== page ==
Then he explains the importance of video rental store culture after double-feature movie theaters on 42nd street closed. The RZA was the missing link between Jim Jarmusch and Quentin Tarantino. It all started on a boat: the Manhattan-Staten Island shuttle ferry. You all know the route, same in winter as in summer: you catch the bus to St. George Terminal landing and then you hop on the ferry. When you get to Battery Park (Manhattan), you get subway line 1 to Chambers Street (that’s right, the Wu are chamber music), then you transfer to the express train (line 2 or 3), and there you are, stomping up the 42nd street tarmac. The Deuce. But before getting there, you had to survive the crossing of the Hudson River. The thugs, RZA tells Lil’Louis, would usually buy blunts from young dudes from the developments who sold pot on the boat, and then went to smoke up on the bridge. Saturday night, when the boat was making the return trip to Staten Island, it would still be full of night owls who were high off the leftovers of their loud nighttime Manhattan trip, and looking for a fight. If you clashed with someone, you could really get beat up. In the early 80s, the Staten Island ferry was legendary. Picture the scene: a glacial wind from the north blowing off the Hudson, and the hearts of the Shaolin grasshoppers still pumping tarnished adrenaline through their veins, white-hot from the vile and sugary cocktail of cheap wine and overly sweet juice, sweating through their down coats and their huge work parkas, itching for a fight with guys even more blazed than them. Some of them probably had gats or biscuits (guns in NY slang) hidden under their double gooses. A fight could break out at any second. RZA and his cousin Vince from Brownsville would go to The City (Manhattan’s chic nickname, as though the other four NY boroughs weren’t a city – but that’s another can of worms) to see kung-fu flics on 42nd in the theater district. A lot of kung-fu and a ton of porno theaters (owned by Mob families like the Gambinos). For only a dollar fifty, RZA could see three movies. Heroin junkies would pay to spend the whole day calmly dozing in a seat. Glue-sniffers also parked in the theaters. That was New York before the New Real Estate Paradigm turned up. The matinees began at 10am and ended at 5pm. In 1978 Robert Diggs would spend his days at the movies. How’s that for a nine-year-old’s school program? Non-stop kung-fu and Hong Kong cloak-and-dagger flics. What made an impression on him at the beginning of the 80s was that the bigger movie theaters that screened karate flics changed their program, switching to the adult film genre – whereas the smaller and shabbier theaters started to project combat films, which were once the miserable paradise for movies that were “educational for the well-informed viewer”. Since Lil’Louis is a film student, he wants the RZA to tell him about his connection to Tarantino. The non-so-unlikely meeting of a little Black delinquent from Staten Island and a young white slacker from the upper-middle class of Torrance, a southern and melancholic LA suburb. Tarantino dropped out when he was 15 to work as a projectionist in an adult movie theater after a few stupid and dimwitted teenage mistakes. And there he was a year later, working in an adult movie theater in the city of fallen angels, the Pussycat, the kind of theater where you can see flics directed by Jack Horner where the lead is played by Dirk Diggler, like the Brock Landers series, or even the actor John Holmes, a priapic addict who was the inspiration for Paul Thomas Anderson’s Boogie Nights. Tarantino ended up joining the small team at the mythical Video Archives video rental store in Hermosa Beach, where he worked for over five years, and where he watched hundreds of genre movies. Not one word that leaves RZA’s mouth is wasted on Lil’Louis, a mouth that has been freed from its grillz, worn during the era around the release of Protect Ya Neck. Protect Ya Neck was the EP that propelled the group to stardom: it was to the Wu what “I can’t get no (Satisfaction)” was to the Stones. If you were tired of the overblown saccharine drivel of R’n’B singers who strolled the perfectly tidy sidewalks of the Avenue of the Americas with their over-polished Salvatore Ferragamo moccasins, well then the music from the Wu-Tang was for you. Gritty, brutal, reeking of the street. That’s how the Stones knocked the Fab Four (The Beatles). It was Kent’s working class against Liverpool’s petty bourgeoisie. Lil’Louis wants to know more about the Kill Bill soundtrack. How did Tarantino get in touch with RZA? Did Tarantino go to Park Hill, the Wu’s stronghold? At this, RZA has a good laugh. “No, but can you imagine Quentin walking through the development, asking the locals: I’m looking for Prince Rakeem (another one of RZA’s nicknames), where can that Prince Rakeem be… They’d have said, listen officer, I’m not looking for no trouble, leave me alone.” But before he connected with Tarantino, he had met the New-York director Jim Jarmusch. The creator of Down by Law vibed with the Resurrector’s sound. But what was really amazing, was that, while Ghost Dog (a Jarmusch classic, starring Forest Whitaker, released in 1999, and whose soundtrack is signed RZA) was still a work in progress, Jarmusch had to literally roam the whole city in search of RZA, who set meeting points in obscure New York areas, sitting comfortably in a Chevrolet Astro van equipped with a miniature vintage recording studio, and fed him the music crumb by crumb, track by track. For RZA is an insomniac like Travis Bickle, the character from Taxi Driver (1976) by Martin Scorsese. You could even paraphrase Travis to accurately describe RZA’s torment: “I’m God’s lonely man.” Even though he always had his crew around him, RZA was solitary, tortured, and complex. Tormented like Abel Ferrara, another underground filmmaker from the city that never sleeps, and the creator of two masterpieces: Bad Lieutenant (1992) and King of New York (1990). RZA has fed off that same New-York tarmac, that piss-yellow concrete that oozes the smell of rotting tropical fruit. RZA offers to take Lil’Louis on the same meandering path through the streets of Manhattan, although twenty years later the city is barely recognizable, especially for RZA, who was around for the Crack Epidemic in the 80s. On his part, Lil’Louis has only ever known the Disney version of 42nd street. No more Snow White (heroin or cocaine?) and the seven crack heads or whores. No more of that spectacle: a totally exhausted Cinderella ducking into a carriage in the form of an old Plymouth with sheepskin on the steering wheel, driven by a pimp not inclined to be kind, at the end of an 8-hour day of selling her body. Here and now on the Deuce, it’s the realm of M&M’s and the Snow Queen. Lil’Louis starts to hallucinate at one point while rolling along the hypnotic streets. He thinks he sees pigeons flying in a sort of squadron formation over the Astro van. The roads of Manhattan unravel into paint strips, the verticals turn into horizontals and vice versa. Pretty soon, Lil’Louis feels like he’ll throw up, but he would never dare to mess up the new leather interior of RZA’s still-gleaming SUV.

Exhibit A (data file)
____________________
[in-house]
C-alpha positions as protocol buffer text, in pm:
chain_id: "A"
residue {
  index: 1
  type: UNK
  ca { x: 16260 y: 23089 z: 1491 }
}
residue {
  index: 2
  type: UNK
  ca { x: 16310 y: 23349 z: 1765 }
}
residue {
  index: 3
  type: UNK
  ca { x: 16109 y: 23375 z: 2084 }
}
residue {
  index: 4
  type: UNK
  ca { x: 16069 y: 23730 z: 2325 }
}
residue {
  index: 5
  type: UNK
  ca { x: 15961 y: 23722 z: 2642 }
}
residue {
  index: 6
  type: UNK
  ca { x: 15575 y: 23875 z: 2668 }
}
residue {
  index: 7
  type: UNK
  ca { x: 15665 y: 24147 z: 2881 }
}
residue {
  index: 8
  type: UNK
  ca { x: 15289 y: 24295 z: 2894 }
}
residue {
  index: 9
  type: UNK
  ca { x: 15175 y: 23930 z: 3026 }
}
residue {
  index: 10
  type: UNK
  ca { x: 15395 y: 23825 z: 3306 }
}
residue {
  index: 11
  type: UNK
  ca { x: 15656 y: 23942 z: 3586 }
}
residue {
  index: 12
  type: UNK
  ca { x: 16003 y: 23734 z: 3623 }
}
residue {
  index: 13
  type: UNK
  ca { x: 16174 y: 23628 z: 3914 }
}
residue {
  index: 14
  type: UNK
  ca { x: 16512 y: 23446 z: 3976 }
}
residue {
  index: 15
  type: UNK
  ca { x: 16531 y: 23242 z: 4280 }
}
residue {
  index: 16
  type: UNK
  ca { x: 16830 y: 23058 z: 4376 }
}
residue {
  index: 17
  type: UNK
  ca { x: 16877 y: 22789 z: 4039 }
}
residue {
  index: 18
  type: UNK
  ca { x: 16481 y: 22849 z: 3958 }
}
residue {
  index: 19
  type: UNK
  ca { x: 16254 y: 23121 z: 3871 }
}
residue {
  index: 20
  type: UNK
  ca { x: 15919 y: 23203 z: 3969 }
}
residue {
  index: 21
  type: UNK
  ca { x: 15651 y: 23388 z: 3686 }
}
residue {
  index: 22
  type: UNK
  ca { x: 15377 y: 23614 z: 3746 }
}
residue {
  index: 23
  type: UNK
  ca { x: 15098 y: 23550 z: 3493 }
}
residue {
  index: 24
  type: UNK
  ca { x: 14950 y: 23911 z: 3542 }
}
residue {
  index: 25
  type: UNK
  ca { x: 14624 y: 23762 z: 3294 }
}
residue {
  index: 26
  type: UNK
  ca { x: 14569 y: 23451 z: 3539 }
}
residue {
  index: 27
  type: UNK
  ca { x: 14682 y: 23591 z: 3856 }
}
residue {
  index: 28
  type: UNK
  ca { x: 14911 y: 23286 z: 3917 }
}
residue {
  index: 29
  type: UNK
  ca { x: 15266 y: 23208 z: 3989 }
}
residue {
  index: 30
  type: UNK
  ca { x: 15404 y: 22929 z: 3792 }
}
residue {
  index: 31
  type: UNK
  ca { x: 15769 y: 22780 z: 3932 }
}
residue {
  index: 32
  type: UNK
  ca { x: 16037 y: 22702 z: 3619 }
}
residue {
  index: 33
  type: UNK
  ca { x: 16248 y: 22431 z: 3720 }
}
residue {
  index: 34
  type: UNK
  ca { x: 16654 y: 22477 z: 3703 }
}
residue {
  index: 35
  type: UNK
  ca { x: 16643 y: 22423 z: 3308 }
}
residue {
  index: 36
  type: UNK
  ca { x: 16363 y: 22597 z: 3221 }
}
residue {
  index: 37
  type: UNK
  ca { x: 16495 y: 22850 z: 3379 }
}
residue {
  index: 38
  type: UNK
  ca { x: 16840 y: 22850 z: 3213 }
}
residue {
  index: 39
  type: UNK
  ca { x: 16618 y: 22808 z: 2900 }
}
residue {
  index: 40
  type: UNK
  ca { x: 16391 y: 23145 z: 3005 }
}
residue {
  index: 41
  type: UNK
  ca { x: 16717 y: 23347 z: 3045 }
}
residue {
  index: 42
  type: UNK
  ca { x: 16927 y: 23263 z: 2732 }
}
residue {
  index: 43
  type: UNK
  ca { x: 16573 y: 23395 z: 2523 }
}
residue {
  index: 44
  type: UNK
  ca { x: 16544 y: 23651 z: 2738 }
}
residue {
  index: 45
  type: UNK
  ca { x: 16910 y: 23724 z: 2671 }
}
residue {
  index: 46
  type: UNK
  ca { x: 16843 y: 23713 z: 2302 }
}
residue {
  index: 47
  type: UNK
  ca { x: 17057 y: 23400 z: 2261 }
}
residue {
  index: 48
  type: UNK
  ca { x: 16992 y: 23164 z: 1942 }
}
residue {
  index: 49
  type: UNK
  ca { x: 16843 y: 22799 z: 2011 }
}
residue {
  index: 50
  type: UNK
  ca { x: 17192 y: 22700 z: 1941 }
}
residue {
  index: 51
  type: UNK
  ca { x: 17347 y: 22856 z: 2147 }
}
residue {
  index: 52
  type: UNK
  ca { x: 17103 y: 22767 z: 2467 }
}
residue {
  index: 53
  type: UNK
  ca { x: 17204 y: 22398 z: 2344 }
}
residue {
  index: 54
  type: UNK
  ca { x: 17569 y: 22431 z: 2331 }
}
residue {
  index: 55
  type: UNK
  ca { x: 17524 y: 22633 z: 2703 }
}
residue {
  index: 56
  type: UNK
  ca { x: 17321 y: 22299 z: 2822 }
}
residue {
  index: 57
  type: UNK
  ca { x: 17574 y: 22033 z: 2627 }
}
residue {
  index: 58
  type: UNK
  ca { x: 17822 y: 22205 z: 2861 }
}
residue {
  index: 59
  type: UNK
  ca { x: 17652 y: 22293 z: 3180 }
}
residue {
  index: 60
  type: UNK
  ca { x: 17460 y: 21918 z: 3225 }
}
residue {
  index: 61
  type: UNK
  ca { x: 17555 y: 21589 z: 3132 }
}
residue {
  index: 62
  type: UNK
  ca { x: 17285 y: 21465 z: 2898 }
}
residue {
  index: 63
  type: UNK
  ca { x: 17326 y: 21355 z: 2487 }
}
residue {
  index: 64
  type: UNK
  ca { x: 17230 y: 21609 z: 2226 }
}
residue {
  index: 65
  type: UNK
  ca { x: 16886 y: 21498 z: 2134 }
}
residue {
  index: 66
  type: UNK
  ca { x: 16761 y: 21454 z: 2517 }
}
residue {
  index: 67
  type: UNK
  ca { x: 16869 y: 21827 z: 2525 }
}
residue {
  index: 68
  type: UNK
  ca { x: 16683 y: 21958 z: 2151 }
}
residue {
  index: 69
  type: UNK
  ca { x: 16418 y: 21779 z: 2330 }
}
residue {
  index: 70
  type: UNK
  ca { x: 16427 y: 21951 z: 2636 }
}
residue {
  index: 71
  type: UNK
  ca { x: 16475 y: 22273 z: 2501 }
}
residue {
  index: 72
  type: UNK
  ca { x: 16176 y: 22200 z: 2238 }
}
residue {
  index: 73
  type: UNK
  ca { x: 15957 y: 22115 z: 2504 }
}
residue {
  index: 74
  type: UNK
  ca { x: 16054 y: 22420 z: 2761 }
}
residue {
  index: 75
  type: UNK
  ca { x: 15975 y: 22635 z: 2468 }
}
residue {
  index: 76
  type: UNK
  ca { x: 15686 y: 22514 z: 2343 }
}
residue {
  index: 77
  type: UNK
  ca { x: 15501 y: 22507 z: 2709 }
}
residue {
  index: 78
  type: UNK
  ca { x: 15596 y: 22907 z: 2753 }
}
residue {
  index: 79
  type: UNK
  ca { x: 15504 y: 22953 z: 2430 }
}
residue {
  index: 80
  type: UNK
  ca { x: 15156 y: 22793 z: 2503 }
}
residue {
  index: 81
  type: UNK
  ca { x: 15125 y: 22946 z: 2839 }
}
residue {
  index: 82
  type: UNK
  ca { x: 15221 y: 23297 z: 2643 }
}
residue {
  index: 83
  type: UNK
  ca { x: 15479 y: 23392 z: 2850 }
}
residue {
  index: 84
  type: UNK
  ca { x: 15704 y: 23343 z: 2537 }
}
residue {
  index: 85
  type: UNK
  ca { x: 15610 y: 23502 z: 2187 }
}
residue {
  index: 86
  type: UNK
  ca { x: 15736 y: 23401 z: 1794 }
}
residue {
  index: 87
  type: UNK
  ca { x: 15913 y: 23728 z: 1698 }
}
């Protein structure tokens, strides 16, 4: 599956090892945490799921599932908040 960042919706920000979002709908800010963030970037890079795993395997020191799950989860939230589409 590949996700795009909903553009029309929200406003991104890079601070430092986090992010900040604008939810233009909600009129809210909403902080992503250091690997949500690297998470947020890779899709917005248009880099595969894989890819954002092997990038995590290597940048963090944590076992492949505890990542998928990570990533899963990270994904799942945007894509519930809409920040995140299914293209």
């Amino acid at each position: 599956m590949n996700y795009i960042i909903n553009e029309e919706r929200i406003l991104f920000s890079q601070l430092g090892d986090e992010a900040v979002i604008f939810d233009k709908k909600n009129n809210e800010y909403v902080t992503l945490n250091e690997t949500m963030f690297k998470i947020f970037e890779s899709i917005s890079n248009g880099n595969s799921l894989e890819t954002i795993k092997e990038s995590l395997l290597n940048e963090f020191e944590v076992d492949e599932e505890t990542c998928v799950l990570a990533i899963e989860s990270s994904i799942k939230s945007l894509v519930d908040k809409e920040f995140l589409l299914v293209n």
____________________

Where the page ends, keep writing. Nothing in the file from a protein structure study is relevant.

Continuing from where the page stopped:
RZA smokes a joint as he explains how vital kung-fu flics were to him. Not to discount all that blasphemous blaxploitation: Coffy, Cleopatra Jones, Black Shampoo, Shaft, Foxy Brown, Dolemite. RZA’s laughter grows: